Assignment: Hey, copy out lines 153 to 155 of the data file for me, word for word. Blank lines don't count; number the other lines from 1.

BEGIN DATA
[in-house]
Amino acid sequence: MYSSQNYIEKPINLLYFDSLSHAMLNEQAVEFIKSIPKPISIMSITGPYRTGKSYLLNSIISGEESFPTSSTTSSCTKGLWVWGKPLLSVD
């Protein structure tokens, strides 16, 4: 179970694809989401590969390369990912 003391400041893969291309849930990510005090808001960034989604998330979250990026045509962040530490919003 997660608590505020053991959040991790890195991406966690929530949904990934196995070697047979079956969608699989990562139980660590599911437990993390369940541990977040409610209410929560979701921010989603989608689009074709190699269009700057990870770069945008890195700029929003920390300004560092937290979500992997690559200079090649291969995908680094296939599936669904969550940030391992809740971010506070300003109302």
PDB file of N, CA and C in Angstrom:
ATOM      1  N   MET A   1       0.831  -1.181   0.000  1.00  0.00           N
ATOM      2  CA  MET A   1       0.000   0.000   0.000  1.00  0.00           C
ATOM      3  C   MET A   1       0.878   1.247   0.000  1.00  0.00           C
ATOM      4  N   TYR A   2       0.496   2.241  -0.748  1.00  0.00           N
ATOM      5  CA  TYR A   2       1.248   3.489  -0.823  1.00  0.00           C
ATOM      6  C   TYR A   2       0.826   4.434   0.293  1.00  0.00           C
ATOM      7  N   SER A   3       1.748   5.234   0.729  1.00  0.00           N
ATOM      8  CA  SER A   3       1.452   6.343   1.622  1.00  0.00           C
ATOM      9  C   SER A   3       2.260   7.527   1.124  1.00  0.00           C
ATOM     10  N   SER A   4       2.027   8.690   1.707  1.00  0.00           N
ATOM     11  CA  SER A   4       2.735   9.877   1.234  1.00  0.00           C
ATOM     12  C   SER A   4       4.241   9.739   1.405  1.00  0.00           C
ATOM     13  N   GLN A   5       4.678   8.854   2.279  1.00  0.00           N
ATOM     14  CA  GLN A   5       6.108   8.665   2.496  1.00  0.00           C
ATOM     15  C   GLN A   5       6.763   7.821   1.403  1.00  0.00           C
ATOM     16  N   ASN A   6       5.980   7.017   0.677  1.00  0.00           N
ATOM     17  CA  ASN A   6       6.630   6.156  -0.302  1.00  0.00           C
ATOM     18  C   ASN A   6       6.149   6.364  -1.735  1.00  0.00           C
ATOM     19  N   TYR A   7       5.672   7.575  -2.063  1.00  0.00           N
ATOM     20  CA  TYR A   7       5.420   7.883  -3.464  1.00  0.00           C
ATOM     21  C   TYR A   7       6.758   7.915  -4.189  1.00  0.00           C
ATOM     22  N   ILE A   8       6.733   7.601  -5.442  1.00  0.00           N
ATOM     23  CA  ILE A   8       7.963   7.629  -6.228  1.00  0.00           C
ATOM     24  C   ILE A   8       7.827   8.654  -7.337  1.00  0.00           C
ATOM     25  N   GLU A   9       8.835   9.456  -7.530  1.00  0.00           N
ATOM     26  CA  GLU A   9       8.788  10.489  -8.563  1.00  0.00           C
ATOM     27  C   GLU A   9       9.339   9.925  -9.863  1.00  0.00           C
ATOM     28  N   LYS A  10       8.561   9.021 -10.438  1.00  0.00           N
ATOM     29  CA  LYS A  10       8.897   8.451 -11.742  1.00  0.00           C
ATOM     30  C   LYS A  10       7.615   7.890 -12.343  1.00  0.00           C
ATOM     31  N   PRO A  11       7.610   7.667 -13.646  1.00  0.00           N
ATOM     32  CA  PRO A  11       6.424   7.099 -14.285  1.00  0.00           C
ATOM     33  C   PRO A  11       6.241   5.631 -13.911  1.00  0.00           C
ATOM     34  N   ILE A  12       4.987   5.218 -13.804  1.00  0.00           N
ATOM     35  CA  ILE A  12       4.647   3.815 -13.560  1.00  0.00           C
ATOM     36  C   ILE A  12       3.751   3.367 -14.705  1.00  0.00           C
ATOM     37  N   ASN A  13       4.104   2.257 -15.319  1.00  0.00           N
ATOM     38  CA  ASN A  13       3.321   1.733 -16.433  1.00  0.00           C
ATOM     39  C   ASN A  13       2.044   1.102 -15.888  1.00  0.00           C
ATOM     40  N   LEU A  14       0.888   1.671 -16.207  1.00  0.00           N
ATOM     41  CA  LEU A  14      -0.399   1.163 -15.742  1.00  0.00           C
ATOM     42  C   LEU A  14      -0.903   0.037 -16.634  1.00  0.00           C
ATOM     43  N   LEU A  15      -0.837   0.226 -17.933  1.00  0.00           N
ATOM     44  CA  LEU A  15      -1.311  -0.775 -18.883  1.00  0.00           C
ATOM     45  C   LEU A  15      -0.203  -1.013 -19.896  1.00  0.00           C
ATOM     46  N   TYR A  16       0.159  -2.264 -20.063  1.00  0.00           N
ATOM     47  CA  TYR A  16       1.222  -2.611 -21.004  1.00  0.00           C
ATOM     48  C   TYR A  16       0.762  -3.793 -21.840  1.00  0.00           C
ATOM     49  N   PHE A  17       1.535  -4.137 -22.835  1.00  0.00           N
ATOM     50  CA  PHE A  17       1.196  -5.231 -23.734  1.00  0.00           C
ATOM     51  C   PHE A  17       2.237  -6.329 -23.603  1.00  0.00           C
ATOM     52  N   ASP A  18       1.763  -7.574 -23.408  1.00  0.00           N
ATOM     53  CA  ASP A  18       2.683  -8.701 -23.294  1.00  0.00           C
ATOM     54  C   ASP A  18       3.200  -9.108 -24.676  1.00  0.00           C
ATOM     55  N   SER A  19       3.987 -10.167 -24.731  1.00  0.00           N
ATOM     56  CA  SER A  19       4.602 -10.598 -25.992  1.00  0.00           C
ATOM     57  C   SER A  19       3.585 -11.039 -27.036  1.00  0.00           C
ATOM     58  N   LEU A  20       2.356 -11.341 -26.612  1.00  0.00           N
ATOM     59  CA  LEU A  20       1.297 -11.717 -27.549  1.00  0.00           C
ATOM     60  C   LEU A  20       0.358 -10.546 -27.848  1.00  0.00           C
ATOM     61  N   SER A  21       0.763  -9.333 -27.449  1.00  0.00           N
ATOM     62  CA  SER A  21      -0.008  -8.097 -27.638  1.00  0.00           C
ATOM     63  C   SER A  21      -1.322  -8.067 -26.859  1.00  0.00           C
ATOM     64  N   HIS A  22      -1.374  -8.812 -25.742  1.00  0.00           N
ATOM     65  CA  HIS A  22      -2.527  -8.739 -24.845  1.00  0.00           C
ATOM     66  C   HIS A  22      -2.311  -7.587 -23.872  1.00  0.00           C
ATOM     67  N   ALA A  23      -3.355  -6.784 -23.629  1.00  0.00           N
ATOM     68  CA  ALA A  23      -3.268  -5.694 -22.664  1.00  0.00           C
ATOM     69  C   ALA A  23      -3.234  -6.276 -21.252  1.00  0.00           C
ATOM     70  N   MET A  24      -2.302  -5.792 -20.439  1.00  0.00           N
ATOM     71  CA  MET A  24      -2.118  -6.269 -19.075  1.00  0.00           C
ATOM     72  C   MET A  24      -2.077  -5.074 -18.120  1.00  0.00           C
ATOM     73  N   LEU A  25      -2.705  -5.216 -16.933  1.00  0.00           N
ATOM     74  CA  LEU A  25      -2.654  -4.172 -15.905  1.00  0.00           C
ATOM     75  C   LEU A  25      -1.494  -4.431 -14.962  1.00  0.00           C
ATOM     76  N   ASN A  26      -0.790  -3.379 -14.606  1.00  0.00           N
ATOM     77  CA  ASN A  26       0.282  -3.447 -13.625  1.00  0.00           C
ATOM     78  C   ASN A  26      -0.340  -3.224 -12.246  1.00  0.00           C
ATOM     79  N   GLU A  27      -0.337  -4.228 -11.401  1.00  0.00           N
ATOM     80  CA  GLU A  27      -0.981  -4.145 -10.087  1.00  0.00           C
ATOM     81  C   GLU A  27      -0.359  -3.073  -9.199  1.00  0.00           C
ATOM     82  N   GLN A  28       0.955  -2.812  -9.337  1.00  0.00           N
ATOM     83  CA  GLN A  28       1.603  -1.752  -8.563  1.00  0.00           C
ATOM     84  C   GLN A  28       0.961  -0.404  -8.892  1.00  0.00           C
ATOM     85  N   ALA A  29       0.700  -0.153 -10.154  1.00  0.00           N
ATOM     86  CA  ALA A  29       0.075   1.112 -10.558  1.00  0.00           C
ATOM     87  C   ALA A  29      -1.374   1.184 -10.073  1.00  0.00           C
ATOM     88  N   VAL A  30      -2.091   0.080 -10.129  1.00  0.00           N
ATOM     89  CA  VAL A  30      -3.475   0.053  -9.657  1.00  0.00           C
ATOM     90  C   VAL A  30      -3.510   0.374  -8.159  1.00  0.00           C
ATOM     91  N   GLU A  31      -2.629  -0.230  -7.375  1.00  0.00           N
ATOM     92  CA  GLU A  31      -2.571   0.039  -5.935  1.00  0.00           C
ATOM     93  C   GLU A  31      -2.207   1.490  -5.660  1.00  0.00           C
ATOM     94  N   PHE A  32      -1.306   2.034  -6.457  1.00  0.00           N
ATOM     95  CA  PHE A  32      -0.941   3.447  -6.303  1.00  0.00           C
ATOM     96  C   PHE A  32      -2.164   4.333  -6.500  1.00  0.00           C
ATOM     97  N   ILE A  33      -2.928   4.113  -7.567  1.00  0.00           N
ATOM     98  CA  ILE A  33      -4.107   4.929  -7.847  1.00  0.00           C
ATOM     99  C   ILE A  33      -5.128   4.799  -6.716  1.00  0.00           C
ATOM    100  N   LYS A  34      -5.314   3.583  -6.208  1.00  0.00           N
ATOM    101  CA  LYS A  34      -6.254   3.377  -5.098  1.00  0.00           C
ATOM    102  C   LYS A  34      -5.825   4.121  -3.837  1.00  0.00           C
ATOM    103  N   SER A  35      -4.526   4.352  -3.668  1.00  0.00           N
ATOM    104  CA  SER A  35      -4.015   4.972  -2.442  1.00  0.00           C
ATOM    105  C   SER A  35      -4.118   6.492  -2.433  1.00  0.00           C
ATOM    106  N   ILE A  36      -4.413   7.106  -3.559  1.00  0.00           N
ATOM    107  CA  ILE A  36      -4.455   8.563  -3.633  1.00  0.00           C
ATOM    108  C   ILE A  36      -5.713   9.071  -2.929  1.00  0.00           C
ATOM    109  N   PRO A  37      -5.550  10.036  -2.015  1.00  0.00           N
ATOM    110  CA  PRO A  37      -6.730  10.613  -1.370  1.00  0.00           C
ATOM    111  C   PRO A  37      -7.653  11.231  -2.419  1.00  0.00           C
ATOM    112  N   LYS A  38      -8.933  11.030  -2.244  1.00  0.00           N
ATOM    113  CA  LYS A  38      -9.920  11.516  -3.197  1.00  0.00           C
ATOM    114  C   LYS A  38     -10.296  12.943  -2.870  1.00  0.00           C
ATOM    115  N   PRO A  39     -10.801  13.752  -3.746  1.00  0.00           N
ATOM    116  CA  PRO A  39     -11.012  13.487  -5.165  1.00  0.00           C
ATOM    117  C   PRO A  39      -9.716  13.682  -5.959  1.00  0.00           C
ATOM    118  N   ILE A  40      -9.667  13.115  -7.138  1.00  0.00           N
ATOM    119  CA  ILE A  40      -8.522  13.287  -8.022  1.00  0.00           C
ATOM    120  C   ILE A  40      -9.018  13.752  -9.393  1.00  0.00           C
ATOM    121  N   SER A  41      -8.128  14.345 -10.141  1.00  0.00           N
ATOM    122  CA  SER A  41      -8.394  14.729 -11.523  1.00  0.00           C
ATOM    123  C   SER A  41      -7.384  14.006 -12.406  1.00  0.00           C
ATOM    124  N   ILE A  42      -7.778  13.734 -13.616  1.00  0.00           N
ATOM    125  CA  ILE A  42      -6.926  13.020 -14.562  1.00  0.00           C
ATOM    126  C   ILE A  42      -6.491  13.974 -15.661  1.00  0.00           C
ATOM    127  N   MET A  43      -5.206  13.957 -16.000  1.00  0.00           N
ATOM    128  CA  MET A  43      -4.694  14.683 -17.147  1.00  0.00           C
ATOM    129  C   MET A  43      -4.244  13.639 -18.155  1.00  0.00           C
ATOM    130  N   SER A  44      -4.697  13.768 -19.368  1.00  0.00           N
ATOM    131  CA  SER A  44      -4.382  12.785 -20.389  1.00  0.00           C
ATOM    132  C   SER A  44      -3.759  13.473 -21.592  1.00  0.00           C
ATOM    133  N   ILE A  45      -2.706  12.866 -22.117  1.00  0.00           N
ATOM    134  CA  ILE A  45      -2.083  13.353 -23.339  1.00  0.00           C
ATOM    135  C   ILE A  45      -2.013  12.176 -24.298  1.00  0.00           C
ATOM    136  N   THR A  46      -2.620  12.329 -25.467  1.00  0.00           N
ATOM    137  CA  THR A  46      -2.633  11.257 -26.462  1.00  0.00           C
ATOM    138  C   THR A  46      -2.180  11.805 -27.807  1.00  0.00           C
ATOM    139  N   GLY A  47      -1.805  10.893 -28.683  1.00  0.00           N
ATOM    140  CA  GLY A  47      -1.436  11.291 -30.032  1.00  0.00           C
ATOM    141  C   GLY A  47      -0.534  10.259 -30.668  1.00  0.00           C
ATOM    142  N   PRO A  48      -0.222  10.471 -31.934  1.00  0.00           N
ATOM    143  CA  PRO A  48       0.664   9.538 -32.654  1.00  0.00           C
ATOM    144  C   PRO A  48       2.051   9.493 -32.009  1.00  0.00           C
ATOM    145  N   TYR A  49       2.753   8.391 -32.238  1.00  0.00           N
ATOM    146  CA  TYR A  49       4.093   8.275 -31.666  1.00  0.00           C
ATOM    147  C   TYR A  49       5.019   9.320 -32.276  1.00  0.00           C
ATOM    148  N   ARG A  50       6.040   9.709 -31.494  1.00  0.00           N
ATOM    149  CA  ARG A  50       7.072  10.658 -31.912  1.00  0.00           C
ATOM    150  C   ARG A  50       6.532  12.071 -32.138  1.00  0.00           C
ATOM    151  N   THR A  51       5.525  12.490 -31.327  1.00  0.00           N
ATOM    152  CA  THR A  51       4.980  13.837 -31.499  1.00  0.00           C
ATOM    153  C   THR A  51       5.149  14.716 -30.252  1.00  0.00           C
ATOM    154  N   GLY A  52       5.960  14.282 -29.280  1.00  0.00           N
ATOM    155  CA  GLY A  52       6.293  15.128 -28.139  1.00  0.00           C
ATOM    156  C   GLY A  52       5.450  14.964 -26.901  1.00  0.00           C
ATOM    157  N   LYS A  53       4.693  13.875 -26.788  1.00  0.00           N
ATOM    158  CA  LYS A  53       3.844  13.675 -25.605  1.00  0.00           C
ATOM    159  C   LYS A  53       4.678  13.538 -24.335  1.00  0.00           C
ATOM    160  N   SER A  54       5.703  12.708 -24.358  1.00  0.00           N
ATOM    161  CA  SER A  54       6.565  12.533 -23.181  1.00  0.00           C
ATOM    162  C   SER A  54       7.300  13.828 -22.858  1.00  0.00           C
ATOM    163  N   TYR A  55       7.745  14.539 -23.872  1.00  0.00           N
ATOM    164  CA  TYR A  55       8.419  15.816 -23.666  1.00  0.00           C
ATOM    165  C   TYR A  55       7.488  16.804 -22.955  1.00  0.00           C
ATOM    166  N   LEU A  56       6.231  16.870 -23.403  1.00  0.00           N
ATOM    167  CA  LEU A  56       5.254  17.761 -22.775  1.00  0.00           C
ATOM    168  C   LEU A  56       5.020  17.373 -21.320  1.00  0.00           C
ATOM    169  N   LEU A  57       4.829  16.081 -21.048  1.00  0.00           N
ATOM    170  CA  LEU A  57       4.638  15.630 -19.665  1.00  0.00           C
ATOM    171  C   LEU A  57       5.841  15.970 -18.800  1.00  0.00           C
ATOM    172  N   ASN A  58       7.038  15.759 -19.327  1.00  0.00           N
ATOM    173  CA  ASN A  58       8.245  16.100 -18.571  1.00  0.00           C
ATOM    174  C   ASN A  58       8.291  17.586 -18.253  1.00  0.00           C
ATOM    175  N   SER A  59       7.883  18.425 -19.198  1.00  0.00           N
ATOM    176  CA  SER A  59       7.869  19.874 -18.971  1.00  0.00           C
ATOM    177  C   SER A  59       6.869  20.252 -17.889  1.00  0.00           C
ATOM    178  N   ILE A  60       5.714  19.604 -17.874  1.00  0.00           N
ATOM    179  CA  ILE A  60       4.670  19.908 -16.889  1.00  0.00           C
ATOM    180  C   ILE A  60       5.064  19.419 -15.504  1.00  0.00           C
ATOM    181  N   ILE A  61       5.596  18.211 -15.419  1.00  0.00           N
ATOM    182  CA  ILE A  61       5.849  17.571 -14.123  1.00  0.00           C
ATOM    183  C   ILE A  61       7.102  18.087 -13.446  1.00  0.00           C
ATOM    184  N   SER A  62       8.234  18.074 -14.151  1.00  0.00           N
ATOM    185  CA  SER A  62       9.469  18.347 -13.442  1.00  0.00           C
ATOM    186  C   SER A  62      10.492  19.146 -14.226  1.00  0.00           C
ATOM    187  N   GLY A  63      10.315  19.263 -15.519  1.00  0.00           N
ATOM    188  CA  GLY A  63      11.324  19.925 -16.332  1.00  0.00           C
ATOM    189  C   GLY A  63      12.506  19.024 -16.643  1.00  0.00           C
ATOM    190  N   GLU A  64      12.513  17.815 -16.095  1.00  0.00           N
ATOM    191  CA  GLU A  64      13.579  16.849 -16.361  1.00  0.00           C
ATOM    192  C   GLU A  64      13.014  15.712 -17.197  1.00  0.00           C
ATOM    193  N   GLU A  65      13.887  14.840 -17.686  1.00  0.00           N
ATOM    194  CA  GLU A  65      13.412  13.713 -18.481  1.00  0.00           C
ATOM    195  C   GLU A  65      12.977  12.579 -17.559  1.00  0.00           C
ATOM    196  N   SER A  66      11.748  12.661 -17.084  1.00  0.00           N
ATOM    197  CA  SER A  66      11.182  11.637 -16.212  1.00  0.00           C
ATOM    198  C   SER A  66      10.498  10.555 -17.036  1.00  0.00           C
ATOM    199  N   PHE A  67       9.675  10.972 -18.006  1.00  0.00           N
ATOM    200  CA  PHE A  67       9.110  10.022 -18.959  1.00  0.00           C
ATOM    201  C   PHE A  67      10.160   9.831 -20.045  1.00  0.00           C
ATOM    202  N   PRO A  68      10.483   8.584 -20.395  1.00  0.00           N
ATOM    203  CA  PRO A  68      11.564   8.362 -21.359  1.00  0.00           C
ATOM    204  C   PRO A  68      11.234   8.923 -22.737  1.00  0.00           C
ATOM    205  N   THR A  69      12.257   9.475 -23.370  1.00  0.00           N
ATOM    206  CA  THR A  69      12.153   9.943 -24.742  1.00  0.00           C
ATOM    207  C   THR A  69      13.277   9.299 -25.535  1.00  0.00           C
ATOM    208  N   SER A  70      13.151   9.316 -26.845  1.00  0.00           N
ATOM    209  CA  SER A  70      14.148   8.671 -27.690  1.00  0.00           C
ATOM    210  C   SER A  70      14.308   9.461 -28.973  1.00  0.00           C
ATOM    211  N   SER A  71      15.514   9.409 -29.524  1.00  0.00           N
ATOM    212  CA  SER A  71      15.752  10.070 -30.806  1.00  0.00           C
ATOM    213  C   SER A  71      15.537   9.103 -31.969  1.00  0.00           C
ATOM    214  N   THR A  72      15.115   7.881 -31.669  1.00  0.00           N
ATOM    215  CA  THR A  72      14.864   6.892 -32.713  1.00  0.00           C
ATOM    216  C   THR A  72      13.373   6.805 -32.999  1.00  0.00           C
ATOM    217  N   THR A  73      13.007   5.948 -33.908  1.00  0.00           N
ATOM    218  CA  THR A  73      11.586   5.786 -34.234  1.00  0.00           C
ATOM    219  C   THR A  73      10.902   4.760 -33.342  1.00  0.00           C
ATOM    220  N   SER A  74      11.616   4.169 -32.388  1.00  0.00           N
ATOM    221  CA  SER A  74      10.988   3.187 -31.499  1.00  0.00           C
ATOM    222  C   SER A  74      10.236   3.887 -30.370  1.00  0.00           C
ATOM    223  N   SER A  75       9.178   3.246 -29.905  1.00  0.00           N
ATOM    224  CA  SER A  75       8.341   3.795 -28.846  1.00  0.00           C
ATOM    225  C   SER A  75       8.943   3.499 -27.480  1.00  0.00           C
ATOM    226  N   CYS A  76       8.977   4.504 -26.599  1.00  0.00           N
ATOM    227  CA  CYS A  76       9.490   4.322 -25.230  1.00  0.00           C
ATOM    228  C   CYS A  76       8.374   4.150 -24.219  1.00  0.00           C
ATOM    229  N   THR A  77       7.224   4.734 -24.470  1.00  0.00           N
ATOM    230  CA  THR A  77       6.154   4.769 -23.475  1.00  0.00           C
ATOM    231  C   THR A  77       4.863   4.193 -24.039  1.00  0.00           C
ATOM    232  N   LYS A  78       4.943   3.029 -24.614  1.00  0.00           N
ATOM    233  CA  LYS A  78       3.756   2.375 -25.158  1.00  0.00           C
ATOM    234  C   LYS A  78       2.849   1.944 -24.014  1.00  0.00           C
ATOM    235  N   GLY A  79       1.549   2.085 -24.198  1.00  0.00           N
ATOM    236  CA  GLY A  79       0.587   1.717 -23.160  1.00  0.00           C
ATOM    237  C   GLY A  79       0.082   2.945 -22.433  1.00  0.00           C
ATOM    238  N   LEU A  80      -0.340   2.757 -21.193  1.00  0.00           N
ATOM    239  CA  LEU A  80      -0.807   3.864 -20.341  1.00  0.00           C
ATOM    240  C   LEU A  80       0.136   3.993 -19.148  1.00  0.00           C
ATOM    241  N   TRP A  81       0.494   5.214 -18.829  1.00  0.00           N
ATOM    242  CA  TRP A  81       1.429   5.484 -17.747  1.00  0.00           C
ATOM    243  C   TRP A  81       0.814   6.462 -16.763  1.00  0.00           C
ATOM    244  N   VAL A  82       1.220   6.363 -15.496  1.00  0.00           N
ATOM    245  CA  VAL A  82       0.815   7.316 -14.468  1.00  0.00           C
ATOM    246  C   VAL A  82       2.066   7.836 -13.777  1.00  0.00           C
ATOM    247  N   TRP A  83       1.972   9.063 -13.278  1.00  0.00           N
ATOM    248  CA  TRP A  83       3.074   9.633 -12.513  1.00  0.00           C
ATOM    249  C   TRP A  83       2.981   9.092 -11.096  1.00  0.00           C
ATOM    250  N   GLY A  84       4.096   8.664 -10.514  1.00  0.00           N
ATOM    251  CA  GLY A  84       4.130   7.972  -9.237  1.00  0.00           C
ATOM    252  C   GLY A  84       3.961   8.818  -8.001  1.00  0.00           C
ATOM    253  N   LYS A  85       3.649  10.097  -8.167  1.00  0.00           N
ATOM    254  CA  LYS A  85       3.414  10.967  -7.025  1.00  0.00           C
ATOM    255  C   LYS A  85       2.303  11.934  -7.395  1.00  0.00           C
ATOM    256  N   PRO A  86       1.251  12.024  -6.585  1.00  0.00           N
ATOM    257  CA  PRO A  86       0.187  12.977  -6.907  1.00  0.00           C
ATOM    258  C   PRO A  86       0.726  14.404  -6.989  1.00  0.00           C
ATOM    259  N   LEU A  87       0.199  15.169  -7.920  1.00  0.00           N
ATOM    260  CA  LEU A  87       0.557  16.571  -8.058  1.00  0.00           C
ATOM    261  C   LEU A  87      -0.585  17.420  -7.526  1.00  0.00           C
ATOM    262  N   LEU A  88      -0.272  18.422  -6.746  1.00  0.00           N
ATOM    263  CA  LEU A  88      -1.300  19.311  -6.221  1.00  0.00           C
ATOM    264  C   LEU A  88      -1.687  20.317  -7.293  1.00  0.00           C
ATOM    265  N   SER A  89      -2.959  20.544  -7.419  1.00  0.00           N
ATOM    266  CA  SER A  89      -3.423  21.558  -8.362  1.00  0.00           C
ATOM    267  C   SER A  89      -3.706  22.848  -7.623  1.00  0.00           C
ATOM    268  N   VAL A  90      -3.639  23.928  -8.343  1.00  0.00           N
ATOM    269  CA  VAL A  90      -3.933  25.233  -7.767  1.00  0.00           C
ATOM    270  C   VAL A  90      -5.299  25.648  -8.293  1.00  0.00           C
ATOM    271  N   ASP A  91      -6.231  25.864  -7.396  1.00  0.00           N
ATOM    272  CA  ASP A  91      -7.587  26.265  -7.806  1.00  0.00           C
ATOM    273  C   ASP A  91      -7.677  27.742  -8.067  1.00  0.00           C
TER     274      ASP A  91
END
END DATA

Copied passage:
ATOM    149  CA  ARG A  50       7.072  10.658 -31.912  1.00  0.00           C
ATOM    150  C   ARG A  50       6.532  12.071 -32.138  1.00  0.00           C
ATOM    151  N   THR A  51       5.525  12.490 -31.327  1.00  0.00           N